Art vs. Nature in The Tempest
The debate between Art and Nature in The Tempest is very much based on the Renaissance debate, on whether “civilized man” or the "natural man" was superior. The advocates of “civilized man” presenting the "natural man" as being savage, intemperate and brutal in contrast to the nobility, self-control and high-mindedness of the “civilized man”. The advocates of "natural man" presenting him as what Rousseau was later to term the "noble savage" and the civilized man as being corrupt, affected, merely more adept at cloaking his vices, which were at best more refined, but nevertheless hardly a reason for pretensions to moral high ground. Montaigne, in his famous apologia for the "natural man", observes that it may be arguably more barbaric to "mangle by tortures and torments a body full of lively sense [...] under pretence of pietie and religion" than "to roast and eat him after he is dead".
Shakespeare does not go to either extreme in The Tempest. The "natural man" (i.e. Caliban) is savage, intemperate and brutal, incapable of higher reasoning and lacking the innate intelligence for nurture to "stick" (as Prospero says in frustration) responding only to something that in effect could be considered, not inaccurately, as what would in modern terms be called a form of Pavlovian conditioning. While his portrayal is not totally unsympathetic (cf. the touching passage in Act III Scene II where he speaks of his "cr [ying] to dream again", it can also be argued that Prospero's alighting on the island, installing himself as ruler, and consequently -- albeit not unjustifiably -- depriving Caliban of his rights and liberty is per se somewhat questionable, depending on how one views colonization) he is nevertheless far from being admirable, far from being a "noble" savage in any way. Admittedly, he does serve to show the implications of Antonio's conscious choice of evil despite being born of a "good womb" and having every advantage of mind and upbringing. However, he does not only "indicate corruption and degeneracy in the civilized world"; that would suggest a certain one-sidedness to the argument. On the contrary, he also serves as a contrast with the radiant virtue (Miranda and Ferdinand) and enlightened benevolence (Prospero, albeit more towards the end) of untainted nobility.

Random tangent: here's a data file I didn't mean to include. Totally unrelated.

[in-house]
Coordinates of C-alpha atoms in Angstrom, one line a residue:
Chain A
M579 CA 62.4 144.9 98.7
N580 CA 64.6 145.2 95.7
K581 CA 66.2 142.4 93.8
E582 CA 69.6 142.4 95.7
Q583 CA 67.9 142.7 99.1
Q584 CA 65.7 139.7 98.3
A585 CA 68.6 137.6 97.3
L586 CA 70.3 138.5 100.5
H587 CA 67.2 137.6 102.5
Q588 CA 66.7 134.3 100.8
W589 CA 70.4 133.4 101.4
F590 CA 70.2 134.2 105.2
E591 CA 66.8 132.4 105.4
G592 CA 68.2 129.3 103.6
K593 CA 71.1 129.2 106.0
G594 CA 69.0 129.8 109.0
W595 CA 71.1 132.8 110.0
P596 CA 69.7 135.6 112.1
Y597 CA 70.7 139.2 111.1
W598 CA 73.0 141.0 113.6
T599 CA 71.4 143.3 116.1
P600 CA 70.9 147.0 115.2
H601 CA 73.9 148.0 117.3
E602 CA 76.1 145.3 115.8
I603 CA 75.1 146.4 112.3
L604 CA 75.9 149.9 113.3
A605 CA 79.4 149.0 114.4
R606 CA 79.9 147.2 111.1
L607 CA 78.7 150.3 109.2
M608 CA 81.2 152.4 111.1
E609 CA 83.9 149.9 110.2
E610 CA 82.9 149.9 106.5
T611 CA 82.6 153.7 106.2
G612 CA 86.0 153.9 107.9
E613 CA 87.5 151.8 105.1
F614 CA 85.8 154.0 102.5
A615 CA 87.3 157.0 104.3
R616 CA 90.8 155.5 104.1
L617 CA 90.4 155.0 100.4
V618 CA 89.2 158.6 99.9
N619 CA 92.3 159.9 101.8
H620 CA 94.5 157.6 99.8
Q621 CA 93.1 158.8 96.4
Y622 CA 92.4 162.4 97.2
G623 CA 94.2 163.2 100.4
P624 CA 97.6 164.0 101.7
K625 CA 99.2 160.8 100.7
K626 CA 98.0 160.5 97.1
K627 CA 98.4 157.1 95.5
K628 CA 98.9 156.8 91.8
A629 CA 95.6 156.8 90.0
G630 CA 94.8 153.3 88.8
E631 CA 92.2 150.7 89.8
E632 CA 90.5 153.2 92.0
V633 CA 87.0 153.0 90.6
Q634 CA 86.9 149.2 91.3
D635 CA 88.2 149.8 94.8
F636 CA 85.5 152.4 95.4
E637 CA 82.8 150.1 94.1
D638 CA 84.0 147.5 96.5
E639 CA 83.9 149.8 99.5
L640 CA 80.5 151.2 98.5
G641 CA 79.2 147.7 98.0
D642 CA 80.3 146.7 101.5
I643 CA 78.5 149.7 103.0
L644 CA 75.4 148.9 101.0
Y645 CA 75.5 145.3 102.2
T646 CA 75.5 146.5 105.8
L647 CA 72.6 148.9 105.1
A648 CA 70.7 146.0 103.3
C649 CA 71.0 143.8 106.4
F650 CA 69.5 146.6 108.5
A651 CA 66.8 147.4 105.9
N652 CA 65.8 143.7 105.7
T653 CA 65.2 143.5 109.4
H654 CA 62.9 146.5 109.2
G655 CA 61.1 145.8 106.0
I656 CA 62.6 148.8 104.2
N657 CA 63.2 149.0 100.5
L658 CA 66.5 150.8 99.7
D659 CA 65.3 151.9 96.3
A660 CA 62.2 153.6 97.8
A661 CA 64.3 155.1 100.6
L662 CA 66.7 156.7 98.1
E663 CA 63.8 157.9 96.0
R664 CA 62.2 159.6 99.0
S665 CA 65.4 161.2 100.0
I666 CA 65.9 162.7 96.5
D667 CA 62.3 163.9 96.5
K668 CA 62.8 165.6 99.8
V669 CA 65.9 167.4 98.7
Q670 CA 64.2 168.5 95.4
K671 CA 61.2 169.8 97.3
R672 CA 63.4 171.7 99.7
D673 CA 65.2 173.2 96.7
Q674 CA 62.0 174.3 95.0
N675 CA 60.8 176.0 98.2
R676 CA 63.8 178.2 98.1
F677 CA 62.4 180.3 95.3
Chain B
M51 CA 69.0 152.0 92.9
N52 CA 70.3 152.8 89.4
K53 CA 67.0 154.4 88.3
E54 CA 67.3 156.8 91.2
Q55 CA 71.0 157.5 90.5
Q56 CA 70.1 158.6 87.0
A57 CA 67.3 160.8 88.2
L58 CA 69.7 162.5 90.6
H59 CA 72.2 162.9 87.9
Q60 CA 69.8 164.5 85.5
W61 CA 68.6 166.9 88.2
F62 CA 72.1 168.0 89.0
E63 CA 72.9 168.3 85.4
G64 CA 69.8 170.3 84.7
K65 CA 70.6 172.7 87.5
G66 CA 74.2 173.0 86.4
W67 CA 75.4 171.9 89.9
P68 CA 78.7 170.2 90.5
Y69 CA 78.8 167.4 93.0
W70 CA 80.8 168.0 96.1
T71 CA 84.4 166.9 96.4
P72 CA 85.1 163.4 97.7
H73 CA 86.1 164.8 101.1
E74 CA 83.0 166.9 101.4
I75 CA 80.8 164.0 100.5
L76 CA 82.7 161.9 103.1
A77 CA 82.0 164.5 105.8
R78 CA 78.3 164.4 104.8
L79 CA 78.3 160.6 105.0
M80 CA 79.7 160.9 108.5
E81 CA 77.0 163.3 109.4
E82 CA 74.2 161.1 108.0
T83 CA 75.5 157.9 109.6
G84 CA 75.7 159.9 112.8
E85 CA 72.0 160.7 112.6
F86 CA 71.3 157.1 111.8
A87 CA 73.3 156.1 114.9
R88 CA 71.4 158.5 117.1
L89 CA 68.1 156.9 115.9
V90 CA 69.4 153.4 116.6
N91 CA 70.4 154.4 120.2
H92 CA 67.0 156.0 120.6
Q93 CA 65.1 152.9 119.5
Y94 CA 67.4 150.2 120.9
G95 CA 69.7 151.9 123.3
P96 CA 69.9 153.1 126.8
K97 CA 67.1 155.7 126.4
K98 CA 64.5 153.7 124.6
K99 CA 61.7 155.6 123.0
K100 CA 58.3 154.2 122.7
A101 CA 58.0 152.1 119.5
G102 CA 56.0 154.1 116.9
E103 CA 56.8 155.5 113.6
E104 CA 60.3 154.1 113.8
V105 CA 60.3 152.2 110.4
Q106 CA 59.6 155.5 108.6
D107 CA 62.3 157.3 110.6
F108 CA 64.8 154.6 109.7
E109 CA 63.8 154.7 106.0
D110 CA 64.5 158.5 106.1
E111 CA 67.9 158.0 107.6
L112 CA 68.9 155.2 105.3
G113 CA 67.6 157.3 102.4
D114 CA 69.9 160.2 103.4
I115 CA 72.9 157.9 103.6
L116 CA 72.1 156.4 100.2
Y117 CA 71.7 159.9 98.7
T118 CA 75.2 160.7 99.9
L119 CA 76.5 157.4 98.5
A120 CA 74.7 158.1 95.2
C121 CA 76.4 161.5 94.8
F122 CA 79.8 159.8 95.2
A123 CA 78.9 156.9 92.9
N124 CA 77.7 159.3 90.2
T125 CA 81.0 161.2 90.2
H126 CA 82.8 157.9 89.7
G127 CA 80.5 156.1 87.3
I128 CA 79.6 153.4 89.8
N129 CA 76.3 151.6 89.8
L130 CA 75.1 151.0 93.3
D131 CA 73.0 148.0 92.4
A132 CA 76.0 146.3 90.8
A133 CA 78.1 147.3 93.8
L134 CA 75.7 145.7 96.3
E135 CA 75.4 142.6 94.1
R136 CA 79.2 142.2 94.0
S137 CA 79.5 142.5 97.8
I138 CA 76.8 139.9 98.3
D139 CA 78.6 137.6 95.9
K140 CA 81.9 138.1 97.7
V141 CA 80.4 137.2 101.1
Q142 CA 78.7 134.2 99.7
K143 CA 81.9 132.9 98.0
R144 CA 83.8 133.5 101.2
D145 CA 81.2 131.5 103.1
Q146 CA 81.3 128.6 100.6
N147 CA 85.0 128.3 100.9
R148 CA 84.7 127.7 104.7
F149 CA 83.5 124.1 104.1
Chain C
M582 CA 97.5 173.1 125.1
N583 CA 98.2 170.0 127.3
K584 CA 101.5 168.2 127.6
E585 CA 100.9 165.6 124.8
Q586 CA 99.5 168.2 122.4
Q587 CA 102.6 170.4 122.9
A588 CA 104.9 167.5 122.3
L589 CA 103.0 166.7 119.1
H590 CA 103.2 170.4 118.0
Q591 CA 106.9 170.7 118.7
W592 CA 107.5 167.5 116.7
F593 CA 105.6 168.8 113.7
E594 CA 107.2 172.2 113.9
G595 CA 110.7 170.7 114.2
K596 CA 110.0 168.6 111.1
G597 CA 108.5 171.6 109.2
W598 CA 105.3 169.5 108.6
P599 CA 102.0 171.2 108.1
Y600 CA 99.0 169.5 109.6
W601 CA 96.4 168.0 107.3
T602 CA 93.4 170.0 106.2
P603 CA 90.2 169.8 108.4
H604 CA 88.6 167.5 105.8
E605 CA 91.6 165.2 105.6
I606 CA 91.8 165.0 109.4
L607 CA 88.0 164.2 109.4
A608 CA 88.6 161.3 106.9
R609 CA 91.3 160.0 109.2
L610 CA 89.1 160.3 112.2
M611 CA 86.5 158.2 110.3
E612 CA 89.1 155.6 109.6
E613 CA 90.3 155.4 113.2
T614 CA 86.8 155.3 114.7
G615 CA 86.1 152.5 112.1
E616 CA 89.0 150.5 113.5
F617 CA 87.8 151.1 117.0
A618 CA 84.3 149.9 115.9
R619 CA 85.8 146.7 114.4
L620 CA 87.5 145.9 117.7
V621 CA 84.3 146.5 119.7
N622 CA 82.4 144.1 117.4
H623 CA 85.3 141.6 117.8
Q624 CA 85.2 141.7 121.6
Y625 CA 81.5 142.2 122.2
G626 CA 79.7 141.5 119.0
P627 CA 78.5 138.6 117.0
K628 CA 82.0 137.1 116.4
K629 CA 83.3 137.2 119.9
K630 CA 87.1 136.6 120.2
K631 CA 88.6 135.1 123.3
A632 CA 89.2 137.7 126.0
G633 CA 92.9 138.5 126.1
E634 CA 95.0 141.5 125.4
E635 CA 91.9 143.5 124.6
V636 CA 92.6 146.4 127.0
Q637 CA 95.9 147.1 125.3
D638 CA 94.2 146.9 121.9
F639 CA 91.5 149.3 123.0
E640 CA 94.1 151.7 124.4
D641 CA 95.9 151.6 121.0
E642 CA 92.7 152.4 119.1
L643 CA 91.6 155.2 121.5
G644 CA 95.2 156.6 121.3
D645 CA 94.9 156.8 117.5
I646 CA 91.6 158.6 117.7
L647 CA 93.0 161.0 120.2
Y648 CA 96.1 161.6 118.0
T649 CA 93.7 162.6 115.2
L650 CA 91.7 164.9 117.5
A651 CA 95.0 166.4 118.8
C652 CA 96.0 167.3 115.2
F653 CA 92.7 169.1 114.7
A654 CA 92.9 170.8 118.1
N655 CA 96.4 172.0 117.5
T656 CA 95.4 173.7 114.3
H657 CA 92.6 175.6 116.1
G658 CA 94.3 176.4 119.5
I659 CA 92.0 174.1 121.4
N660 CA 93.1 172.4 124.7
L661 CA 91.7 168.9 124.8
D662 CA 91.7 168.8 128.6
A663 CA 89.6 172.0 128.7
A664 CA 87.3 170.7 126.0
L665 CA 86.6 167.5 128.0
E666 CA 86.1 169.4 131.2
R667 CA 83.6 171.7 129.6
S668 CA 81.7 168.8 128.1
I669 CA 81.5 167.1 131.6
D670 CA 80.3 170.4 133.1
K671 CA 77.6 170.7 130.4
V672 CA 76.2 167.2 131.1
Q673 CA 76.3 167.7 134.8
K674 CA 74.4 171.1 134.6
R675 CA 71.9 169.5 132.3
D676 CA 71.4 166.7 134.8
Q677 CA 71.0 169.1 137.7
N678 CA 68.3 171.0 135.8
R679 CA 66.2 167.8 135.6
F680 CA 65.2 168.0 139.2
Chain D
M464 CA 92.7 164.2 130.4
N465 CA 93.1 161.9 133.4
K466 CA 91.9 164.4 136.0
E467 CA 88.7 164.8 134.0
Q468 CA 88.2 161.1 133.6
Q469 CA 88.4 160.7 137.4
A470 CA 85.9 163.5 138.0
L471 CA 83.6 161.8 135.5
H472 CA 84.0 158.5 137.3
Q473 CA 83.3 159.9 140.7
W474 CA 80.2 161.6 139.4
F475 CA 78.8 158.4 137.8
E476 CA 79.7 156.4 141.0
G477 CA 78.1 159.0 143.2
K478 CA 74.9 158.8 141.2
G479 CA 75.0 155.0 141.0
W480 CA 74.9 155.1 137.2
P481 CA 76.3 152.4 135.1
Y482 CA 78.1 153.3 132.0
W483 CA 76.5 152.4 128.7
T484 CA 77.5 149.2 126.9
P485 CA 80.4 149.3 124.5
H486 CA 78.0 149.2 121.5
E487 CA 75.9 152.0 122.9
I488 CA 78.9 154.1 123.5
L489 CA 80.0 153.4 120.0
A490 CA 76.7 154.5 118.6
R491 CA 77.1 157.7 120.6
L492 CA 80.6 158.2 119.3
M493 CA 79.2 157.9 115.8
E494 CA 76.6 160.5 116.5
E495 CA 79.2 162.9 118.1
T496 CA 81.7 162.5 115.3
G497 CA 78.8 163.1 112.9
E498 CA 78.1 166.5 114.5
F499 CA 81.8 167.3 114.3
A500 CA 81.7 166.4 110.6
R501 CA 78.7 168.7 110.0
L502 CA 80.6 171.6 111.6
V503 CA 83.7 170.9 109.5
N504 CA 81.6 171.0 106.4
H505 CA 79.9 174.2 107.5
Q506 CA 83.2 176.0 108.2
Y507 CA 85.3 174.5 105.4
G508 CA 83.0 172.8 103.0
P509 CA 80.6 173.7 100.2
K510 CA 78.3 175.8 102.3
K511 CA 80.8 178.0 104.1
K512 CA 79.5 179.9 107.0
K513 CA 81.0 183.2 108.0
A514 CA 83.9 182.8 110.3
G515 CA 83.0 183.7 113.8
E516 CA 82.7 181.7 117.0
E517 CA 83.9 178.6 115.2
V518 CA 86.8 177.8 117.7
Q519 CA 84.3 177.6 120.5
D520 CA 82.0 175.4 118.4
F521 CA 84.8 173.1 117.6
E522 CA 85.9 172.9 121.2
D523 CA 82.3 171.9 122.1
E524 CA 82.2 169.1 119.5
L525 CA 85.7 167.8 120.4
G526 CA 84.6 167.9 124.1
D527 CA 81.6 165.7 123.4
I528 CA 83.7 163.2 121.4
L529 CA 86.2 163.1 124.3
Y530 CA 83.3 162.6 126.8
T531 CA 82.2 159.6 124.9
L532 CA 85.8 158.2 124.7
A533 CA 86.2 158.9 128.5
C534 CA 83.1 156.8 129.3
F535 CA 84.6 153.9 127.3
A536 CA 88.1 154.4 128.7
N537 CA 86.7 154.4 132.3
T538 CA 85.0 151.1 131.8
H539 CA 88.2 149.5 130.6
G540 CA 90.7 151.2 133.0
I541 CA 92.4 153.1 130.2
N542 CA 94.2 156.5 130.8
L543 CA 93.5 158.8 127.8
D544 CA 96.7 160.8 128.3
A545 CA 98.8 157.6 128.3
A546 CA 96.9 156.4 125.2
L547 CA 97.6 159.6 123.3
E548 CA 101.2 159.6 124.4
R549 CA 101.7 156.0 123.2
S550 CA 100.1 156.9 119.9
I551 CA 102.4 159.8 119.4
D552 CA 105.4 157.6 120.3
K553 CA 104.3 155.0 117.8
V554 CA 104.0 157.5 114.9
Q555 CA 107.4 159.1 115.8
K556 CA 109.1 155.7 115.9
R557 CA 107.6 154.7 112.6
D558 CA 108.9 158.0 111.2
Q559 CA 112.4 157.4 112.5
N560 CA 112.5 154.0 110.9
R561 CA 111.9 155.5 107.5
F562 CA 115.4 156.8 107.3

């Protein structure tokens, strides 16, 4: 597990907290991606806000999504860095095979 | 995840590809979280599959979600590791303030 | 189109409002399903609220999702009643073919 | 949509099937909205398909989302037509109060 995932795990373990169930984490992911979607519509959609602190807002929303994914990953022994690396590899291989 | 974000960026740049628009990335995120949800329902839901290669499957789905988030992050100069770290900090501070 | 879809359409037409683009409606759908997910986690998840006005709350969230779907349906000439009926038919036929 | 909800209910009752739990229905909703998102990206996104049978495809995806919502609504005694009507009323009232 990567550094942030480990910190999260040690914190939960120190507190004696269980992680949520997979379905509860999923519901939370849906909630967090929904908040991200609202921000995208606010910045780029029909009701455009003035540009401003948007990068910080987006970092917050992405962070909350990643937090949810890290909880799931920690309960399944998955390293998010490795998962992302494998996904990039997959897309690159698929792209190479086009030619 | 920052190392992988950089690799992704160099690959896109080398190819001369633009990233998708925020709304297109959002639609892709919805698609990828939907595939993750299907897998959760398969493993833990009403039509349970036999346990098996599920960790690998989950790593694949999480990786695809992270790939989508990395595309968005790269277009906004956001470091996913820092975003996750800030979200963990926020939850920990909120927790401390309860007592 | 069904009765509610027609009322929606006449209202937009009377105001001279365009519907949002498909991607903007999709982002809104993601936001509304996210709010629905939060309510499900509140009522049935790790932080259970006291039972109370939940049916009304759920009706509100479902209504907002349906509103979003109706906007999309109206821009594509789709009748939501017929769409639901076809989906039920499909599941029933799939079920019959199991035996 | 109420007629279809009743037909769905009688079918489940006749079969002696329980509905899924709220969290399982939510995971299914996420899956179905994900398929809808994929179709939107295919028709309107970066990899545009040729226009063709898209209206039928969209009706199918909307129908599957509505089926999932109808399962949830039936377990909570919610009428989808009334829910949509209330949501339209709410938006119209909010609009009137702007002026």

It is in this context that the debate between Art and Nature takes place. Art, using the stricter definition, refers specifically to Prospero's magic, which he uses to control Nature; this Art, though not without some questionable aspects, (cf. "graves at my command / Have wak'd their sleepers", and his excessive threats to punish Ariel in Act I for nothing more than a polite request that he remember to release him), is chiefly used for benevolent purposes (i.e. for the restoration and perpetuation of the appropriate social order, for the edification of the others e.g. Alonso). Even the tempest at the...